Unsurprisingly, Judith's father was furious and ordered his bishops to excommunicate the couple. They later fled to the court of Judith's cousin Lothair II of Lotharingia for protection, before going to Pope Nicholas I to plead their case. The Pope took diplomatic action and asked Judith's father to accept the union as legally binding and welcome the young couple into his circle – which ultimately he did. The couple then returned to France and were officially married at Auxerre on 13 December 862.
Baldwin was given the land directly south of the Scheldt, i.e. the Country of Flanders (albeit an area of smaller size than the county which existed in the High Middle Ages) to ward off Viking attacks. It is disputed among historians as to whether King Charles did this in the hope that Baldwin would be killed in the ensuing battles with the Vikings; however, Baldwin managed the situation remarkably well. He succeeded in quelling the Viking threat, expanded both his army and his territory quickly, and became a faithful supporter of King Charles. The March of Baldwin came to be known as the County of Flanders and would come to be one of the most powerful principalities of France.
In the view of Patrick Wormald:
- The marriage [between Æthelwulf and Judith] is generally notorious for Judith's scandalous subsequent behaviour: on Æthelwulf's death, she married Æthelbald, his eldest son, in express defiance of the ecclesiastical prohibition...; and not content with that, she eloped with Baldwin of Flanders when Æthelbald was dead. But Judith, like most ninth-century Frankish princesses, was a cultivated lady; and it is a reasonable guess that she brought with her to the court where the young Alfred was growing up some of the culture as well as the aura of the Carolingian monarchy.
- Charles (c. 864/865 – died young). Ostensibly named after Judith's father, Charles the Bald.
- Baldwin II (c. 865/867 – c. 10 September 918). Succeeded his father as Count of Flanders. Married Ælfthryth, daughter of Alfred the Great.
- Raoul (Rodulf) (c. 867/870 – murdered 17 June 896). Became Count of Cambrai around 888, and was killed by Herbert I of Vermandois in 896.
|Ancestors of Judith of Flanders|
- Judith's date of birth is uncertain. Janet Nelson in her Online DNB article on Æthelwulf dates it after 843, but the entry for Judith in A Biographical Dictionary of Dark Age Britain states that she was around fourteen when she married Æthelwulf in 856. It is also not known when she died. Nelson gives the date as c. 870, but also says that if she was alive in the 890s she may have arranged her son Baldwin's marriage to a daughter of Alfred the Great.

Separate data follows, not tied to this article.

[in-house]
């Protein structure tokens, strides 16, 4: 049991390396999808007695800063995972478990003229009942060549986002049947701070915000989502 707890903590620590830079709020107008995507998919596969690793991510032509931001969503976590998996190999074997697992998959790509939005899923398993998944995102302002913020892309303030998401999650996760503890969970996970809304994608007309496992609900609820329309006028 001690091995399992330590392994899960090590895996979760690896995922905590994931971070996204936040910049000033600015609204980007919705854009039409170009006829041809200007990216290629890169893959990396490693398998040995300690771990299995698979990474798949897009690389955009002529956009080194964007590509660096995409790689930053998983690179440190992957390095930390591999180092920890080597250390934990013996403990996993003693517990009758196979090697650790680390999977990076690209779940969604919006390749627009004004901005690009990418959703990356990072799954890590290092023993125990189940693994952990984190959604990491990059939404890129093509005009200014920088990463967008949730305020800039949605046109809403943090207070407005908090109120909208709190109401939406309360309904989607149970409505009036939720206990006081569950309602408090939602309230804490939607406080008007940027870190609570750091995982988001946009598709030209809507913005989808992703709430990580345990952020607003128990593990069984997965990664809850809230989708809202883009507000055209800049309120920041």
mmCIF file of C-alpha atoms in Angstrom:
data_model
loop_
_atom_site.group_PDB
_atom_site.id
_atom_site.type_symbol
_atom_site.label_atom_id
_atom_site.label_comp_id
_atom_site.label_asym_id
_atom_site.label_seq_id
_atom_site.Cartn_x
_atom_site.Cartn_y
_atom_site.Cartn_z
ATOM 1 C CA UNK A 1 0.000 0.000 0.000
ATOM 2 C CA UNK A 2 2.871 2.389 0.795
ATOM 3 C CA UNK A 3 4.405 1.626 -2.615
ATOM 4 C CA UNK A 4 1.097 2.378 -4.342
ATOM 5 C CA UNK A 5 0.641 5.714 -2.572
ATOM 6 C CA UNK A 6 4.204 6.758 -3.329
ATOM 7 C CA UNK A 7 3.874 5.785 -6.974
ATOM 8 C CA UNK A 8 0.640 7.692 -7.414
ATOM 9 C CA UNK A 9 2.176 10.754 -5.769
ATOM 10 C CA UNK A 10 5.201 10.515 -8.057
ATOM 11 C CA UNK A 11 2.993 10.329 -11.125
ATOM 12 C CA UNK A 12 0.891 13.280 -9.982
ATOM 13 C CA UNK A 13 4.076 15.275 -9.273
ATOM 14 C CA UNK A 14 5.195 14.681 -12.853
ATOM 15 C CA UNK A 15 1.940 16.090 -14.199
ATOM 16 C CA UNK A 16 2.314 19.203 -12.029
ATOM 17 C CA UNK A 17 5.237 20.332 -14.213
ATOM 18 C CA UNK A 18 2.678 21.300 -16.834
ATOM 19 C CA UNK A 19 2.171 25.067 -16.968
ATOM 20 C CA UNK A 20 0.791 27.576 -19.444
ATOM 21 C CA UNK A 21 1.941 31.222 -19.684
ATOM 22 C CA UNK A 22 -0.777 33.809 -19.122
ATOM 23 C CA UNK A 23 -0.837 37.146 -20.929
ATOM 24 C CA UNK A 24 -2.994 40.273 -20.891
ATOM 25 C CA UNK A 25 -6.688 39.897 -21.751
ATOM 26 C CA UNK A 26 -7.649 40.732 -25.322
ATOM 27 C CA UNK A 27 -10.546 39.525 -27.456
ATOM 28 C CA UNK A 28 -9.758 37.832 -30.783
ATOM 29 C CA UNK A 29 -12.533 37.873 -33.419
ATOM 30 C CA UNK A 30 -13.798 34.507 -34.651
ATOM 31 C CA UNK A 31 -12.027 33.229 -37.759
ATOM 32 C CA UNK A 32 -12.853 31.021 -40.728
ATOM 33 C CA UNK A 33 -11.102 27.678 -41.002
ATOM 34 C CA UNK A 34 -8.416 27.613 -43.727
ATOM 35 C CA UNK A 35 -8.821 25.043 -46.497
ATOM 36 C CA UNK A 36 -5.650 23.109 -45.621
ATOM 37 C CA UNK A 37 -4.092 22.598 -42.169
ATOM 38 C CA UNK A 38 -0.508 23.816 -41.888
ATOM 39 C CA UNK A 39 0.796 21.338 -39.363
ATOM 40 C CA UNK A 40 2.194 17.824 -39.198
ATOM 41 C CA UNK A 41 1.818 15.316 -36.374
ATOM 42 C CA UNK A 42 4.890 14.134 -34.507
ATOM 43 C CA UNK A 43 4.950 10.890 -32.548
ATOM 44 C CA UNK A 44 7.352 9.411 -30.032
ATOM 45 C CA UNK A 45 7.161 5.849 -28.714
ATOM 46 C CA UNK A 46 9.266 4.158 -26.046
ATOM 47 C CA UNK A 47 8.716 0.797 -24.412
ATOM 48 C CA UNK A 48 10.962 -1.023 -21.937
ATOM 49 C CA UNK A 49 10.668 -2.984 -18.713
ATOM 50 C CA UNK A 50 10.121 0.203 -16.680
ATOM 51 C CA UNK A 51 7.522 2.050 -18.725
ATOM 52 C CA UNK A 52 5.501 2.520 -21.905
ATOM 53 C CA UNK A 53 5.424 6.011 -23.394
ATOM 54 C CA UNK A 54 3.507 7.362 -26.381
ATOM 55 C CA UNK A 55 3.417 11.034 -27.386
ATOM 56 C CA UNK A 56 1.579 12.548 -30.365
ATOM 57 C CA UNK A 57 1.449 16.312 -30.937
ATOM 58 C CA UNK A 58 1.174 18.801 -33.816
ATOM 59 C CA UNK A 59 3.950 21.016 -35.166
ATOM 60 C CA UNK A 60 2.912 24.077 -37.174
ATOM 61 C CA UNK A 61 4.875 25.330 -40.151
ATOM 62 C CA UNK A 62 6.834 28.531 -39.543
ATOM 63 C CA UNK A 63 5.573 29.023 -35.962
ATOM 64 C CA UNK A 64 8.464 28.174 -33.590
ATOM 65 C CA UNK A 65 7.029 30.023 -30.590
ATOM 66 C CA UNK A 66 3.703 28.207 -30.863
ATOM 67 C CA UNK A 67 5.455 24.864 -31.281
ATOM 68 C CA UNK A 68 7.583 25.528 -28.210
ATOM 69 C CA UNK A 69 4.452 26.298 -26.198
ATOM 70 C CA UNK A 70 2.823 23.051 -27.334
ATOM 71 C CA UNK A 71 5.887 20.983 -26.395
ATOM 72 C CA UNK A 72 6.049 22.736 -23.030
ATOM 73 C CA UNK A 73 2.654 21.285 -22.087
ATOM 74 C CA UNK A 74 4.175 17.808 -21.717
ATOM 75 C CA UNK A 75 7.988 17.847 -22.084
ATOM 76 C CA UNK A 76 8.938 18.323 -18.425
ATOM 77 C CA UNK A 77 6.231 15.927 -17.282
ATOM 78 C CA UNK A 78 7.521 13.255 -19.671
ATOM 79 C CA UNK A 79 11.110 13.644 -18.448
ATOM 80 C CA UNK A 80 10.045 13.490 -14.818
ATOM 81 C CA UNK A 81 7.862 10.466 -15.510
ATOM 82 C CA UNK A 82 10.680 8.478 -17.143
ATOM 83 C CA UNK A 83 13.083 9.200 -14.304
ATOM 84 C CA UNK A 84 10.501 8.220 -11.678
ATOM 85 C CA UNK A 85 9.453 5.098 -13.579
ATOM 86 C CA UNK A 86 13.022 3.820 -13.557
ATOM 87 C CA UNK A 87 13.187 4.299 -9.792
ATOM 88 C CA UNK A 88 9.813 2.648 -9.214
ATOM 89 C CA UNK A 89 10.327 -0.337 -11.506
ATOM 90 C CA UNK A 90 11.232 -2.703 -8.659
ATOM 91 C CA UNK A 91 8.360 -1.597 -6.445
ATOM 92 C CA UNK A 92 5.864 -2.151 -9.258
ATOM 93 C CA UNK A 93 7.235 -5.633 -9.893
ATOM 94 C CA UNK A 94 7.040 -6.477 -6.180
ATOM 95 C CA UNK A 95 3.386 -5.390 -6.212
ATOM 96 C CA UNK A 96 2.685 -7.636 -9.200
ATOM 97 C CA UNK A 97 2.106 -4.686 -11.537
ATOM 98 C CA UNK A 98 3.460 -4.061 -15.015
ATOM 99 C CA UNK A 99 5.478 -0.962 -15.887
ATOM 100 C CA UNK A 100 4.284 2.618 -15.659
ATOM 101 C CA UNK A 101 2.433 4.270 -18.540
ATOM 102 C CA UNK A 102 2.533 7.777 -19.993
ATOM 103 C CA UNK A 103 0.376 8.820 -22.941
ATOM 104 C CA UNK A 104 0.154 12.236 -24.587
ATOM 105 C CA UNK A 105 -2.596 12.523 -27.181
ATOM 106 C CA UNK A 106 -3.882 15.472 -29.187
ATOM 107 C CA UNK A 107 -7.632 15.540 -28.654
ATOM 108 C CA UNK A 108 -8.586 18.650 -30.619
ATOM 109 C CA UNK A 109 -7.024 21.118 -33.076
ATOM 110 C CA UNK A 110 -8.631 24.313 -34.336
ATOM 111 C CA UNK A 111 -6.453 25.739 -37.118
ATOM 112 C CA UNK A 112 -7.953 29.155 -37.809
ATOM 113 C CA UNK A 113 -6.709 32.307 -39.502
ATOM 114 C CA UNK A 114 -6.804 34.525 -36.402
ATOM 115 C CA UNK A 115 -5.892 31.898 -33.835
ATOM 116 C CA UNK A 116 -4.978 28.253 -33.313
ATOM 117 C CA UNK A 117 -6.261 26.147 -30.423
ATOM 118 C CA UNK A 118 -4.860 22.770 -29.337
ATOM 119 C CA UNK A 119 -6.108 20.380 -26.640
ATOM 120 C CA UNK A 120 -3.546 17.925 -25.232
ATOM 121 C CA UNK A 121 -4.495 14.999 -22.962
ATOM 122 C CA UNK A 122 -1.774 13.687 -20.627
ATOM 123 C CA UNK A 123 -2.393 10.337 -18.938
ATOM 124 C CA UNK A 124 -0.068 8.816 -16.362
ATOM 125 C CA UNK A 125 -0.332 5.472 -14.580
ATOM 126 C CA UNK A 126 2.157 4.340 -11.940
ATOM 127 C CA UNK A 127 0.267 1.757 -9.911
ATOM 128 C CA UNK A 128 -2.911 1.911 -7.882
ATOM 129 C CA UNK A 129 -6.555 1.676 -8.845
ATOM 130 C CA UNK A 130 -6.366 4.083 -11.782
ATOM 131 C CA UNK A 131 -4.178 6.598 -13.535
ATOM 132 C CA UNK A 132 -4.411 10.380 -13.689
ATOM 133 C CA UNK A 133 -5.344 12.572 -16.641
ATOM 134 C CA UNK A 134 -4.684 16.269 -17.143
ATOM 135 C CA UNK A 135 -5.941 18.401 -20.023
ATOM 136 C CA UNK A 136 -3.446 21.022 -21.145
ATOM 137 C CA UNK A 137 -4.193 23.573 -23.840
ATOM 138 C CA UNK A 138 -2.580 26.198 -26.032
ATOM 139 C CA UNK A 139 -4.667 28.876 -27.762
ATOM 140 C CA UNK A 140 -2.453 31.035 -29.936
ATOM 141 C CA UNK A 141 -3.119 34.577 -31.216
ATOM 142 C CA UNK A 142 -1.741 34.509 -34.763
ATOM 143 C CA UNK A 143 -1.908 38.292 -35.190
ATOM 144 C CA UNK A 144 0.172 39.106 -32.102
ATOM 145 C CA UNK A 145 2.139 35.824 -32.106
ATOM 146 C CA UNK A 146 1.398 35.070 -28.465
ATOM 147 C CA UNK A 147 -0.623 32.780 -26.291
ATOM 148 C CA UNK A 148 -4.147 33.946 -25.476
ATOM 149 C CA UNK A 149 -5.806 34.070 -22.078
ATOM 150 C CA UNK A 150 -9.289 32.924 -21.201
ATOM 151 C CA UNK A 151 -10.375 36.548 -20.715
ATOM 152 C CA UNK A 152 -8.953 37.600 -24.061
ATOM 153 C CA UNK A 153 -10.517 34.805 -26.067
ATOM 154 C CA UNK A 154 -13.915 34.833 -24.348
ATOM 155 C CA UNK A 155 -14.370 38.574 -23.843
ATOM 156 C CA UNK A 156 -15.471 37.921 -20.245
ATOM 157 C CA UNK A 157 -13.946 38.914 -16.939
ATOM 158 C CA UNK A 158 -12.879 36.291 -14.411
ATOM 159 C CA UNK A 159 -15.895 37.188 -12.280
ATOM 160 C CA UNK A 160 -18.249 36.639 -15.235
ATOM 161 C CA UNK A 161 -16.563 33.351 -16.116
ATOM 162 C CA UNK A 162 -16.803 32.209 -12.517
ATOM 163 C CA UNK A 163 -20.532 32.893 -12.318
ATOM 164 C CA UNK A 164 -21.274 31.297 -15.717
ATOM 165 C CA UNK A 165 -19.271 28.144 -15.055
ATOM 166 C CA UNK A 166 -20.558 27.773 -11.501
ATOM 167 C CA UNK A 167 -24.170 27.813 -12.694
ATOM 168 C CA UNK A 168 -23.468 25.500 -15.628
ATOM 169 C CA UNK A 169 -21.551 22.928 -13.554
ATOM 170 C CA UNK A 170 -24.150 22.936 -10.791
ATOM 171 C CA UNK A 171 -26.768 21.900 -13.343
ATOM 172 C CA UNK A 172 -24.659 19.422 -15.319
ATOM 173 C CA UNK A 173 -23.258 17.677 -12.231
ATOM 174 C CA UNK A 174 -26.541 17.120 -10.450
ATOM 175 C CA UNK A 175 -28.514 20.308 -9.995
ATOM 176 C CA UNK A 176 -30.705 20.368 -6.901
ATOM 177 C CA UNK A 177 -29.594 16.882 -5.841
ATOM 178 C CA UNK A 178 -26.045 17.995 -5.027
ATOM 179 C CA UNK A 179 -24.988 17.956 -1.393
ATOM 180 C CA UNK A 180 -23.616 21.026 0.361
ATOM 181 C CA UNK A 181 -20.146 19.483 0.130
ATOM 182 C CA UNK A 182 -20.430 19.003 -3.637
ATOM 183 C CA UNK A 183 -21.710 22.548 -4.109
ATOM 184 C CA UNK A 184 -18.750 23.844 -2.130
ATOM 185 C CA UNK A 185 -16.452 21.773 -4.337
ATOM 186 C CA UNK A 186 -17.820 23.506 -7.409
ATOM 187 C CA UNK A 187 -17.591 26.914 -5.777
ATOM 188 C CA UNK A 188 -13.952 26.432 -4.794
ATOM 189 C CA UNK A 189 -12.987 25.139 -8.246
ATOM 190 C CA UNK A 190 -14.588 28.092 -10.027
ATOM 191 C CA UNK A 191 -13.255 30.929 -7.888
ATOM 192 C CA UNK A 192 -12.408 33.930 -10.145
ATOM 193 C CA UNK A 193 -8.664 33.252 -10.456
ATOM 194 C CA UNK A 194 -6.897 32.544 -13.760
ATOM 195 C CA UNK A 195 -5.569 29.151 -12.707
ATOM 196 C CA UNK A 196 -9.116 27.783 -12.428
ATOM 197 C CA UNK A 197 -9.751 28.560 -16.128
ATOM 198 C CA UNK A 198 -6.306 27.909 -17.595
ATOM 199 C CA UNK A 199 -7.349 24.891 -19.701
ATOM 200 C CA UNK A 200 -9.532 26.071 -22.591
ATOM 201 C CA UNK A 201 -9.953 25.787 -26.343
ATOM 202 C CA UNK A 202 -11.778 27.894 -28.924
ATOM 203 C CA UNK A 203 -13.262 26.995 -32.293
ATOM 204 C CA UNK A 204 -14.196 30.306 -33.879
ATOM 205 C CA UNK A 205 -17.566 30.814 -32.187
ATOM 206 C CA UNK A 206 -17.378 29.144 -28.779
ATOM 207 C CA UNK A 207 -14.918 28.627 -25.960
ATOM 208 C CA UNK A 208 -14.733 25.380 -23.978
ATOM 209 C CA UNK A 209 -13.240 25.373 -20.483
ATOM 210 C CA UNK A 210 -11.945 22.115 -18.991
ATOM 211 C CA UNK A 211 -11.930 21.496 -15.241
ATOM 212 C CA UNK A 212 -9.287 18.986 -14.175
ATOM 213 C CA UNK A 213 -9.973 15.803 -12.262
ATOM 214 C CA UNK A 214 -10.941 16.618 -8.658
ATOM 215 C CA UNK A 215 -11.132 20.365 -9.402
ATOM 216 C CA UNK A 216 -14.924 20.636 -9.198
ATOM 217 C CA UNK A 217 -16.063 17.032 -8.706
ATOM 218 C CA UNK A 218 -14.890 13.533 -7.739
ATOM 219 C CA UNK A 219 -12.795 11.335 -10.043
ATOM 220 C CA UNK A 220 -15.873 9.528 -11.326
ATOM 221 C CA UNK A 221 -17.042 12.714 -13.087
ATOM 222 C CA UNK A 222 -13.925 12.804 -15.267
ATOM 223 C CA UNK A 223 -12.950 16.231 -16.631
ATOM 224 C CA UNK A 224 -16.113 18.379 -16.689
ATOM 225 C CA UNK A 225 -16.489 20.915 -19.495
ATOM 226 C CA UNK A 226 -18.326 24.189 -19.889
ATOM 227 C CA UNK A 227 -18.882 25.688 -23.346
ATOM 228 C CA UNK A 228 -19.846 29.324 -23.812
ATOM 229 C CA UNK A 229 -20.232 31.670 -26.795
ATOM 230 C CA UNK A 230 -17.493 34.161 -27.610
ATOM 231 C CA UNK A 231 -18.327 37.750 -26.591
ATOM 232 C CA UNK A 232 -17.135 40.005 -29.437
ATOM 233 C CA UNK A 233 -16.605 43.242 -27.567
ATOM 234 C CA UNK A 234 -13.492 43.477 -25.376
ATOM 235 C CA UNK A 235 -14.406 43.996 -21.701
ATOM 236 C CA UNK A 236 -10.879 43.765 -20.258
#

- Janet L. Nelson, Æthelwulf, Oxford Online Dictionary of National Biography, 2004
- Williams et al., A Biographical Dictionary of Dark Age Britain
- Stafford 1981, pp. 139–42; Story 2003, pp. 240–42.
- Simon Keynes and Michael Lapidge eds., Alfred the Great: Asser's Life and Other Contemporary Sources, Penguin 1983 (2004 reprint), p. 73
- Geary, Patrick J. Women at the Beginning: Origin Myths from the Amazons to the Virgin Mary. (Princeton: Princeton University Press, 2006),p. 52
- Geary, op. cit., p. 53
- Wormald, p. 142
- COUNTS of FLANDERS -1128 in: Foundation for Medieval Genealogy (FMG) [retrieved 27 May 2016]
References and further reading
- Entry on Judith in "Women at the Beginning" by Patrick J. Geary on Google Books
- Women in England in the Middle Ages By Jennifer C. Ward on Google Books
- Stafford, Pauline (1981). "Charles the Bald, Judith and England". In Gibson, M.; Nelson J,; Ganz, D. (eds.). Charles the Bald. Oxford. pp. 137–151.CS1 maint: Uses editors parameter (link)
- Britannica entry on Judith's third husband, Baldwin I of Flanders
- Williams, Ann, Smyth, Alfred P. and Kirby, D. P., entry for Judith in A Biographical Dictionary of Dark Age Britain, Seaby 1991
- Humble, Richard. The Saxon Kings. London: Weidenfeld and Nicolson, 1980
- Wormald, Patrick (1982). "The Ninth Century". In Campbell, James (ed.). The Anglo-Saxons. London, UK: Penguin Books. ISBN 9780714821498.
- Story, Joanna (2003). Carolingian Connections: Anglo-Saxon England and Carolingian Francia, c. 750–870. Aldershot, UK: Ashgate. ISBN 0-7546-0124-2.